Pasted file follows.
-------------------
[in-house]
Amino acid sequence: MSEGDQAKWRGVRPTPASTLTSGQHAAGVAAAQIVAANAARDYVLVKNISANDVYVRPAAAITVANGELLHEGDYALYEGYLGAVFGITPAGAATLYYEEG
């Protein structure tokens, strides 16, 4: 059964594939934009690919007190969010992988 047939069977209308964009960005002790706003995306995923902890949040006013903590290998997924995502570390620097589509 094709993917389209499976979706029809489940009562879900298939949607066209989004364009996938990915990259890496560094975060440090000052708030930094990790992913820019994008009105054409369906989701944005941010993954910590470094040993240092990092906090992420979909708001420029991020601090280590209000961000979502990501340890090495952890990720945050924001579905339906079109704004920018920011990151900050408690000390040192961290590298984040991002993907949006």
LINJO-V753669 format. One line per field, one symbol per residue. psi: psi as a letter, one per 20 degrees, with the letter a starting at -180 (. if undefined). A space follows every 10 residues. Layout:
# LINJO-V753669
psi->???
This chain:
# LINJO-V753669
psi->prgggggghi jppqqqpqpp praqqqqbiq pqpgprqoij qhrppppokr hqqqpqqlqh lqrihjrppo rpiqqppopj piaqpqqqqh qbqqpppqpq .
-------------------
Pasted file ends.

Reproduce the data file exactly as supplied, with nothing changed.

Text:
[in-house]
Amino acid sequence: MSEGDQAKWRGVRPTPASTLTSGQHAAGVAAAQIVAANAARDYVLVKNISANDVYVRPAAAITVANGELLHEGDYALYEGYLGAVFGITPAGAATLYYEEG
């Protein structure tokens, strides 16, 4: 059964594939934009690919007190969010992988 047939069977209308964009960005002790706003995306995923902890949040006013903590290998997924995502570390620097589509 094709993917389209499976979706029809489940009562879900298939949607066209989004364009996938990915990259890496560094975060440090000052708030930094990790992913820019994008009105054409369906989701944005941010993954910590470094040993240092990092906090992420979909708001420029991020601090280590209000961000979502990501340890090495952890990720945050924001579905339906079109704004920018920011990151900050408690000390040192961290590298984040991002993907949006």
LINJO-V753669 format. One line per field, one symbol per residue. psi: psi as a letter, one per 20 degrees, with the letter a starting at -180 (. if undefined). A space follows every 10 residues. Layout:
# LINJO-V753669
psi->???
This chain:
# LINJO-V753669
psi->prgggggghi jppqqqpqpp praqqqqbiq pqpgprqoij qhrppppokr hqqqpqqlqh lqrihjrppo rpiqqppopj piaqpqqqqh qbqqpppqpq .